40. 40. O'Leary DD, Wilkinson DG (1999) Eph receptors and ephrins in neural development. Curr Opin Neurobiol 9(1): 65–73.DD O'LearyDG Wilkinson1999Eph receptors and ephrins in neural development.Curr Opin Neurobiol916573
  41. 41. Hoopfer ED, McLaughlin T, Watts RJ, Schuldiner O, O'Leary DD, et al. (2006) Wlds Protection Distinguishes Axon Degeneration following Injury from Naturally Occurring Developmental Pruning. Neuron 50(6): 883–95.ED HoopferT. McLaughlinRJ WattsO. SchuldinerDD O'Leary2006Wlds Protection Distinguishes Axon Degeneration following Injury from Naturally Occurring Developmental Pruning.Neuron50688395
  42. 42. Fouad K, Pedersen V, Schwab ME, Brösamle C (2001) Cervical sprouting of corticospinal fibers after thoracic spinal cord injury accompanies shifts in evoked motor responses. Curr Biol 11(22): 1766–70.K. FouadV. PedersenME SchwabC. Brösamle2001Cervical sprouting of corticospinal fibers after thoracic spinal cord injury accompanies shifts in evoked motor responses.Curr Biol1122176670
  43. 43. Girgis J, Merrett D, Kirkland S, Metz GA, Verge V, et al. (2007) Reaching training in rats with spinal cord injury promotes plasticity and task specific recovery. Brain 130(Pt 11): 2993–3003.J. GirgisD. MerrettS. KirklandGA MetzV. Verge2007Reaching training in rats with spinal cord injury promotes plasticity and task specific recovery.Brain130Pt 1129933003
  44. 44. Kaas JH, Florence SL, Jain N (1999) Subcortical contributions to massive cortical reorganizations. Neuron 22: 657–660.JH KaasSL FlorenceN. Jain1999Subcortical contributions to massive cortical reorganizations.Neuron22657660
  45. 45. Donoghue JP (1995) Plasticity of adult sensorimotor representations. Curr Opin Neurobiol 5: 749–754.JP Donoghue1995Plasticity of adult sensorimotor representations.Curr Opin Neurobiol5749754
  46. 46. Gianino S, Stein SA, Li H, Lu X, Biesiada E, et al. (1999) Postnatal growth of corticospinal axons in the spinal cord of developing mice. Brain Res Dev Brain Res 112(2): 189–204.S. GianinoSA SteinH. LiX. LuE. Biesiada1999Postnatal growth of corticospinal axons in the spinal cord of developing mice.Brain Res Dev Brain Res1122189204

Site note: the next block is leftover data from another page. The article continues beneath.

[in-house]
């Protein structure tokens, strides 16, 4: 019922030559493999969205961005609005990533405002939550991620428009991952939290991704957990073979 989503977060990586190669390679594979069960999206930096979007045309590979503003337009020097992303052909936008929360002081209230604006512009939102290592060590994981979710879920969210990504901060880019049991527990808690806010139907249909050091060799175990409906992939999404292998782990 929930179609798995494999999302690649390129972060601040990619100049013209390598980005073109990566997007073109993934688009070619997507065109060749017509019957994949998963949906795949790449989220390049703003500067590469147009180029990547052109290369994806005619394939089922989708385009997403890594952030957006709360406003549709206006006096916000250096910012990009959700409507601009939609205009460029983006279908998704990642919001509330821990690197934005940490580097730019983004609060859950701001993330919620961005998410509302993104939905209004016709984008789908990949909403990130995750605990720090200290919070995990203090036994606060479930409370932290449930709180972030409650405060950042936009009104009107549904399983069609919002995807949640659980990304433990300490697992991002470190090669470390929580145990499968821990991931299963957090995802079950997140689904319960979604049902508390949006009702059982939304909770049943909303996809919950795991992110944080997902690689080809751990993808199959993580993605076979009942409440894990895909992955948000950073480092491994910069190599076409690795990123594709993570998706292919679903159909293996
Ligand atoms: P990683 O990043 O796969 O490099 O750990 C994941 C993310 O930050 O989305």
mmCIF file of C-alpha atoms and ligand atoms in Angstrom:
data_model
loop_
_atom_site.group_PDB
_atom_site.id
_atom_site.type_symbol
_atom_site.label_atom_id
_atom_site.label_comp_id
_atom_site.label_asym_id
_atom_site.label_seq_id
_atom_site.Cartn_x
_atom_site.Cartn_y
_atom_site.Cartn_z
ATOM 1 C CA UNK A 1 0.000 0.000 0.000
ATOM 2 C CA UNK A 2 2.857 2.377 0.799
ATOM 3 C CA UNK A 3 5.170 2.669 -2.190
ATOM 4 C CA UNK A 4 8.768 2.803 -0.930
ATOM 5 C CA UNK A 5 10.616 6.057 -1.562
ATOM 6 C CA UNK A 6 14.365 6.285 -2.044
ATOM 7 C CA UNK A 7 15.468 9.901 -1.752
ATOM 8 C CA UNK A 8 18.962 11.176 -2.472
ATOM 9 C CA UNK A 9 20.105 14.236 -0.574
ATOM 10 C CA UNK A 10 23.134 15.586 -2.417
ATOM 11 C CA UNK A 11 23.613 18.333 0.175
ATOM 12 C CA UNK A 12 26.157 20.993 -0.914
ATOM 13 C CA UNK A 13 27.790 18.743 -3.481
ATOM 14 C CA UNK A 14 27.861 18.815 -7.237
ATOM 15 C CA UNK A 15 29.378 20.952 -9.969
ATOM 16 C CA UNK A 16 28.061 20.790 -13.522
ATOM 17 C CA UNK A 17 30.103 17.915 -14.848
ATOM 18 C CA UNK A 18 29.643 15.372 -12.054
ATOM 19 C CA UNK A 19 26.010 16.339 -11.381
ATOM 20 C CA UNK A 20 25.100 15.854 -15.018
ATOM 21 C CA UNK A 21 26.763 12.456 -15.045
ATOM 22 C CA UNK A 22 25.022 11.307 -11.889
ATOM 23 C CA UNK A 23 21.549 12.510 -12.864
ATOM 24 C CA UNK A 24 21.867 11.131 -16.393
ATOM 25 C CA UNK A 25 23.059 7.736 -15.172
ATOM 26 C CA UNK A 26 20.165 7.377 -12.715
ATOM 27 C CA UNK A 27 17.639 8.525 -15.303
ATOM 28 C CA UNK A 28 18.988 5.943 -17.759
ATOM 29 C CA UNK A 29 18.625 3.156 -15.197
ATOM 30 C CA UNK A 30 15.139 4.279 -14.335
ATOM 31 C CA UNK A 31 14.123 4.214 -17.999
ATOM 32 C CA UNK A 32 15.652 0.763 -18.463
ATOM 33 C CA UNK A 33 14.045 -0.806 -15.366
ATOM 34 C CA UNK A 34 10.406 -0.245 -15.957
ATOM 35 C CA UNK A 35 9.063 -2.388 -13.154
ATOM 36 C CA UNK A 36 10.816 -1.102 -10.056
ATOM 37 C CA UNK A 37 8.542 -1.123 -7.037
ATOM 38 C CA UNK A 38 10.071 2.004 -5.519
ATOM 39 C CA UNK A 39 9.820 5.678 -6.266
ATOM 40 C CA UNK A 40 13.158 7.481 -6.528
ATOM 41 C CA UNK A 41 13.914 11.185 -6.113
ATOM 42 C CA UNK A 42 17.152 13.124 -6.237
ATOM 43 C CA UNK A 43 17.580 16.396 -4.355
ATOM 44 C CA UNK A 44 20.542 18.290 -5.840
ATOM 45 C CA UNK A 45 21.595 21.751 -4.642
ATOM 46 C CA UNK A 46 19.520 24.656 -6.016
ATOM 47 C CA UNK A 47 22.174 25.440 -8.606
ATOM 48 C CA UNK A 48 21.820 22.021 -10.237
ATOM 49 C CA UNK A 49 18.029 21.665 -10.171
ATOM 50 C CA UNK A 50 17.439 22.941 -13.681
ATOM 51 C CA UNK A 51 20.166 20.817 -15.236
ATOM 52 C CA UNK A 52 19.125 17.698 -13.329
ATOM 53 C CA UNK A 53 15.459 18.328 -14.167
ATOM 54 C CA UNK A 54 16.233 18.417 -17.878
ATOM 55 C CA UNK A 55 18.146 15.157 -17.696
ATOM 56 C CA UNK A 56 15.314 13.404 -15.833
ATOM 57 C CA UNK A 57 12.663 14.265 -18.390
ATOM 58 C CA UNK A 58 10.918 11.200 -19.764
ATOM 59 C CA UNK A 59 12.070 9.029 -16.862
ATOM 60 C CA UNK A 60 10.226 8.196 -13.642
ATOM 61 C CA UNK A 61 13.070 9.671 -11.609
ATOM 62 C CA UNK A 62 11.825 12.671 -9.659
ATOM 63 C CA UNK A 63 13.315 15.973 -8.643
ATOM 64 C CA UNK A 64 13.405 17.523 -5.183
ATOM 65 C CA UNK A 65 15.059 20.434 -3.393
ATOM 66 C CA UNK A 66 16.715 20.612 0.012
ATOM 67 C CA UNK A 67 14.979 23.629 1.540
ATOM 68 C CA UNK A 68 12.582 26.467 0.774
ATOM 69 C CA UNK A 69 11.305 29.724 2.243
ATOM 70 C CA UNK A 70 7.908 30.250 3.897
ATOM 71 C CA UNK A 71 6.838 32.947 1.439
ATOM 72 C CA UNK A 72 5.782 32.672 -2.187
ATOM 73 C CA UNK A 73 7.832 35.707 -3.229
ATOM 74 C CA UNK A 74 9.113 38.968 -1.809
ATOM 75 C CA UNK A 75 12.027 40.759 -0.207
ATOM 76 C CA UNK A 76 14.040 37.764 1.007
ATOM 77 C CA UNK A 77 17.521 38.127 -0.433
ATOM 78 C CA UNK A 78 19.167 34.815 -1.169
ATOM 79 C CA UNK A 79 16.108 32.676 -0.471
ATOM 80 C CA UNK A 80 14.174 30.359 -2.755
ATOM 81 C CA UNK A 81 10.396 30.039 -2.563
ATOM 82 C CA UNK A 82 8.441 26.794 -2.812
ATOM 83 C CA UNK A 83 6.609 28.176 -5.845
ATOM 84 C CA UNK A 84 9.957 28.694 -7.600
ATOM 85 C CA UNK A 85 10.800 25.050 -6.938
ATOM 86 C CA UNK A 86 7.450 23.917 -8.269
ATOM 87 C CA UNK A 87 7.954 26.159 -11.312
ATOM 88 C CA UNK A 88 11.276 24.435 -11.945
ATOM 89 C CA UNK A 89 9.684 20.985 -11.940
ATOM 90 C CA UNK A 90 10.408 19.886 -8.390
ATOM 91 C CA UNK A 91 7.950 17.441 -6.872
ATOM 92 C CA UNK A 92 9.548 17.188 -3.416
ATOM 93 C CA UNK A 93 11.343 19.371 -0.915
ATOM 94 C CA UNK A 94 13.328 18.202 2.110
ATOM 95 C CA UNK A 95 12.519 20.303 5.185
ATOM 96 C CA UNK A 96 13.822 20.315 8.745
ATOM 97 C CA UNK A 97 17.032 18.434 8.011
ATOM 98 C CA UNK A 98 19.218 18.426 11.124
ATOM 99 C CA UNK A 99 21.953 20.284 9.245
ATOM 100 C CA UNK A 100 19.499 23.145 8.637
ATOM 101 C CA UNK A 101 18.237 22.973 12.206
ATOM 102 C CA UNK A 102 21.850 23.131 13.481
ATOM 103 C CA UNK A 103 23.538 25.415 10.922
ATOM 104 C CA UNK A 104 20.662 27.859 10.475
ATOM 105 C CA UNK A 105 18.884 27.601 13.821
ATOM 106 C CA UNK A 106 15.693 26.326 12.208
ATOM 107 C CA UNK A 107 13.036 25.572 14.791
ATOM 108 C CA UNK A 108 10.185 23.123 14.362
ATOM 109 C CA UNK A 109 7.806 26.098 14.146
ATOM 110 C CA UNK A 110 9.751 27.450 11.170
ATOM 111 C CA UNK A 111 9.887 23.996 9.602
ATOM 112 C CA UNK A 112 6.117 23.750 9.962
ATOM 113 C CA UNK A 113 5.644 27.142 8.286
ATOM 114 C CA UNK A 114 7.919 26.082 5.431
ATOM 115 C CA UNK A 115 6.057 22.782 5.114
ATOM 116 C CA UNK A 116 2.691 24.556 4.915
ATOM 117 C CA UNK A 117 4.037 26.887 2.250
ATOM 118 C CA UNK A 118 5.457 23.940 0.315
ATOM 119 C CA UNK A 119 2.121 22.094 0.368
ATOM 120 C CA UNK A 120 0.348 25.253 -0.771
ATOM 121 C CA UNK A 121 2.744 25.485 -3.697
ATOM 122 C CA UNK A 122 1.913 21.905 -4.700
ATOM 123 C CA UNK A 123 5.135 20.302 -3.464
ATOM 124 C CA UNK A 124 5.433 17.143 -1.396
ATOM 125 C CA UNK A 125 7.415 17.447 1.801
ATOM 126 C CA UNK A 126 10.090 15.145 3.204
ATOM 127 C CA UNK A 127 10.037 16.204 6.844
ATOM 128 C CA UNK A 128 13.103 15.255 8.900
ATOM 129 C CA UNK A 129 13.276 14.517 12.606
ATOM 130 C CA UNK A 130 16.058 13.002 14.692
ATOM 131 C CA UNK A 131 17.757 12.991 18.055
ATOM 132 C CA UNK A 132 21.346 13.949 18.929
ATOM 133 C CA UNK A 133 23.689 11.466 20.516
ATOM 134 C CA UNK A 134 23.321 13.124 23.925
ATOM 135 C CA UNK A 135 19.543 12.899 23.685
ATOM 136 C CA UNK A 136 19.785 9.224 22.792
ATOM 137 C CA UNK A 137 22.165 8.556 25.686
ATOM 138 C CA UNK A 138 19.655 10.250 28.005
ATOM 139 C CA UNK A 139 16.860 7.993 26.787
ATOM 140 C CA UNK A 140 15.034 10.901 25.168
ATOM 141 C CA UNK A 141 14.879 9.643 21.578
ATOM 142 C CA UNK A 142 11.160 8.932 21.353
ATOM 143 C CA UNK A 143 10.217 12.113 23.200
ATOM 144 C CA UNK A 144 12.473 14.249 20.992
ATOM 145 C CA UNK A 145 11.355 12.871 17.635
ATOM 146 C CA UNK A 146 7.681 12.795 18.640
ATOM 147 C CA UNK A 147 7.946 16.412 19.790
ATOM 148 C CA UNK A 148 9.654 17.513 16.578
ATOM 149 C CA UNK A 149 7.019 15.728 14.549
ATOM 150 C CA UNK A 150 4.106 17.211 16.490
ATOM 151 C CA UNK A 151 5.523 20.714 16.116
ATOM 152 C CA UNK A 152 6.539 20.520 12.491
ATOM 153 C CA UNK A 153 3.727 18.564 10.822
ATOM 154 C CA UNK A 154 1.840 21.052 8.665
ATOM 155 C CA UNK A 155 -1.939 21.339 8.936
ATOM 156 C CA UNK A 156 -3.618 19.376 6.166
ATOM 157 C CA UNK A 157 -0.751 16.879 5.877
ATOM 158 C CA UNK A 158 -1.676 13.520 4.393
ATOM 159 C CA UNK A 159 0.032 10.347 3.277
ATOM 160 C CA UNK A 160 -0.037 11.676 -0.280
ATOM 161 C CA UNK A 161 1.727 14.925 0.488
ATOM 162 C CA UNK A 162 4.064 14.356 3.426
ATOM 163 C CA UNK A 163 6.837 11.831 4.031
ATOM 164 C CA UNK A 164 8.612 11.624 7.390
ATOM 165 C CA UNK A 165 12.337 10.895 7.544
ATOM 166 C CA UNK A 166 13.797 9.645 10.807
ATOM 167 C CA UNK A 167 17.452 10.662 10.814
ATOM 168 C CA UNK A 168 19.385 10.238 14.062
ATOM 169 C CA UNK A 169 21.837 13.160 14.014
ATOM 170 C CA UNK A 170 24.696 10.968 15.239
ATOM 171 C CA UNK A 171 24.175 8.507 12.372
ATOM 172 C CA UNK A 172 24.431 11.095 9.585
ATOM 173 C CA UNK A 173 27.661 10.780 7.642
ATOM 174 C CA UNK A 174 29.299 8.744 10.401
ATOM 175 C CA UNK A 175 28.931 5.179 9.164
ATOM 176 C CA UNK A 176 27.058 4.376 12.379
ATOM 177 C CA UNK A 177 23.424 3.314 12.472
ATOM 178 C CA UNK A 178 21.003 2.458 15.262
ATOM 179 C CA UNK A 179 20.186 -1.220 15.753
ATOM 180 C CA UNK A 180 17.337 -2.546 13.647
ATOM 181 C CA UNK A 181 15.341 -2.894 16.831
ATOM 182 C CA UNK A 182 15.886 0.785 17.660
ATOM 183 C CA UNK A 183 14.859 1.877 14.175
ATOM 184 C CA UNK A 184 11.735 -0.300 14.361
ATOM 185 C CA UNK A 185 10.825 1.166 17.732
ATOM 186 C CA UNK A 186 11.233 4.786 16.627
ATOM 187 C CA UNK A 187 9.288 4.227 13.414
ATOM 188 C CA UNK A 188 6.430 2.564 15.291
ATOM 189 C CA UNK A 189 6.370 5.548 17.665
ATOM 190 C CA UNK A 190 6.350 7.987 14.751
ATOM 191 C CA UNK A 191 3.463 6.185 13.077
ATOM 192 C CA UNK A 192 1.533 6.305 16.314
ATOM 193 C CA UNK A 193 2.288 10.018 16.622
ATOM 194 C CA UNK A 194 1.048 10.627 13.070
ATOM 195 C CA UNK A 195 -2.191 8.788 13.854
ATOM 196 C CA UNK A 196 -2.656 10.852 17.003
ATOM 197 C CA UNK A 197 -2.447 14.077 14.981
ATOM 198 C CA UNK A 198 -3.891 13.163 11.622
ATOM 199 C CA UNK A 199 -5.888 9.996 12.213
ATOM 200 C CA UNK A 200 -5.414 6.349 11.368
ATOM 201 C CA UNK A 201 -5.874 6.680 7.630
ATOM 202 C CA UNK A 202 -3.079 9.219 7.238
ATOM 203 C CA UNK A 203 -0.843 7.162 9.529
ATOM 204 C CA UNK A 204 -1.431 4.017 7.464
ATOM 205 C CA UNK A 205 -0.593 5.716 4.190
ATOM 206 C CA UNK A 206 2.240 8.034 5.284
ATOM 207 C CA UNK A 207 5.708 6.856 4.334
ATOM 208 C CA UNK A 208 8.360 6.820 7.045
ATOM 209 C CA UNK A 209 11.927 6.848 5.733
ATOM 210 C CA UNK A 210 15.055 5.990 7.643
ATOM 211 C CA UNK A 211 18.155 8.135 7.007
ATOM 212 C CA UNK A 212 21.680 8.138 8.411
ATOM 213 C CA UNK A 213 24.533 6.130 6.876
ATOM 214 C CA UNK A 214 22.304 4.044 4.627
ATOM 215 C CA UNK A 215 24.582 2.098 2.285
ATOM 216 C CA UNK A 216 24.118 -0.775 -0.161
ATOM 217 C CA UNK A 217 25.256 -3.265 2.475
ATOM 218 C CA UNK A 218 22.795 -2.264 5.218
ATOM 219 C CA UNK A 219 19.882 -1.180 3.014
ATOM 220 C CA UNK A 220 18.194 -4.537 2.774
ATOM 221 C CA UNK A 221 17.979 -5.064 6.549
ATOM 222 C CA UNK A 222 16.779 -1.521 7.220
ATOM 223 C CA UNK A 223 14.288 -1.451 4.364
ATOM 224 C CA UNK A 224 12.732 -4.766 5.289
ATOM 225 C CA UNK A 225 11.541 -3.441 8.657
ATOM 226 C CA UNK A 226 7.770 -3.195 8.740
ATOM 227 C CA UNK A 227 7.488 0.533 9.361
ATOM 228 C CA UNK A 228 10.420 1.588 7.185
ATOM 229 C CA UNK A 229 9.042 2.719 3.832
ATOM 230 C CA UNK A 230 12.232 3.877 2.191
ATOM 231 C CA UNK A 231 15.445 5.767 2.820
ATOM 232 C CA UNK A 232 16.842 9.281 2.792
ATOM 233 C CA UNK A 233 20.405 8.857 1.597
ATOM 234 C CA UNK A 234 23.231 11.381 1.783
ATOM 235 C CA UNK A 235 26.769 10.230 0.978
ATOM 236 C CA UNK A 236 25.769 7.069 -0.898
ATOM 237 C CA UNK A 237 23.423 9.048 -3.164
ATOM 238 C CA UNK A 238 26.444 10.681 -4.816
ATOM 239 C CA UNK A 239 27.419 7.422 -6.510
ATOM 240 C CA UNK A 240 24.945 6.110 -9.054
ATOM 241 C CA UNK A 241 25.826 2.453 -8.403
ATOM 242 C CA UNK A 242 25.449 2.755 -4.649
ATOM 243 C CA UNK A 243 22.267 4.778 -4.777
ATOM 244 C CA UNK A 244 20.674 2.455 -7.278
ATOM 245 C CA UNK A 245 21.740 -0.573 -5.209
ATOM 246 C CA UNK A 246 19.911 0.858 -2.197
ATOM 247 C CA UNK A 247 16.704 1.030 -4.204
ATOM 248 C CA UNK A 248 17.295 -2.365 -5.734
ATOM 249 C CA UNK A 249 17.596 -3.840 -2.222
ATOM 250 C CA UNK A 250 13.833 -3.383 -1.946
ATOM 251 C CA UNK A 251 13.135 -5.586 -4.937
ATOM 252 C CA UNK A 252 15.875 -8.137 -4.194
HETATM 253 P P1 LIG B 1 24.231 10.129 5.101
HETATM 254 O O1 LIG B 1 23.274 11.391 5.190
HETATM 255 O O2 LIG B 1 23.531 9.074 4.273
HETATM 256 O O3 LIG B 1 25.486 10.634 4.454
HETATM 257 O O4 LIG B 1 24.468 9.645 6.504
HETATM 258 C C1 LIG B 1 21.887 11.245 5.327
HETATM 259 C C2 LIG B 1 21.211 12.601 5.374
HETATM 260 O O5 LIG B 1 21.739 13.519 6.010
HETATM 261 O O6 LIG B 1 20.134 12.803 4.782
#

47. 47. Uematsu J, Ono K, Yamano T, Shimada M (1996) Development of corticospinal tract fibers and their plasticity I: quantitative analysis of the developing corticospinal tract in mice. Brain Dev 18(1): 29–34.J. UematsuK. OnoT. YamanoM. Shimada1996Development of corticospinal tract fibers and their plasticity I: quantitative analysis of the developing corticospinal tract in mice.Brain Dev1812934
  48. 48. Terashima T (1995) Anatomy, development and lesion-induced plasticity of rodent corticospinal tract. Neurosci Res 22(2): 139–61.T. Terashima1995Anatomy, development and lesion-induced plasticity of rodent corticospinal tract.Neurosci Res22213961
  49. 49. Brown LT Jr (1971) Projections and termination of the corticospinal tract in rodents. Exp Brain Res 13(4): 432–50.LT Brown Jr1971Projections and termination of the corticospinal tract in rodents.Exp Brain Res13443250
  50. 50. Oudega M, Varon S, Hagg T (1994) Distribution of corticospinal motor neurons in the postnatal rat: quantitative evidence for massive collateral elimination and modest cell death. J Comp Neurol 347(1): 115–26.M. OudegaS. VaronT. Hagg1994Distribution of corticospinal motor neurons in the postnatal rat: quantitative evidence for massive collateral elimination and modest cell death.J Comp Neurol347111526
  51. 51. Steward O, Zheng B, Tessier-Lavigne M, Hofstadter M, Sharp K, et al. (2008) Regenerative growth of corticospinal tract axons via the ventral column after spinal cord injury in mice. J Neurosci 28(27): 6836–47.O. StewardB. ZhengM. Tessier-LavigneM. HofstadterK. Sharp2008Regenerative growth of corticospinal tract axons via the ventral column after spinal cord injury in mice.J Neurosci2827683647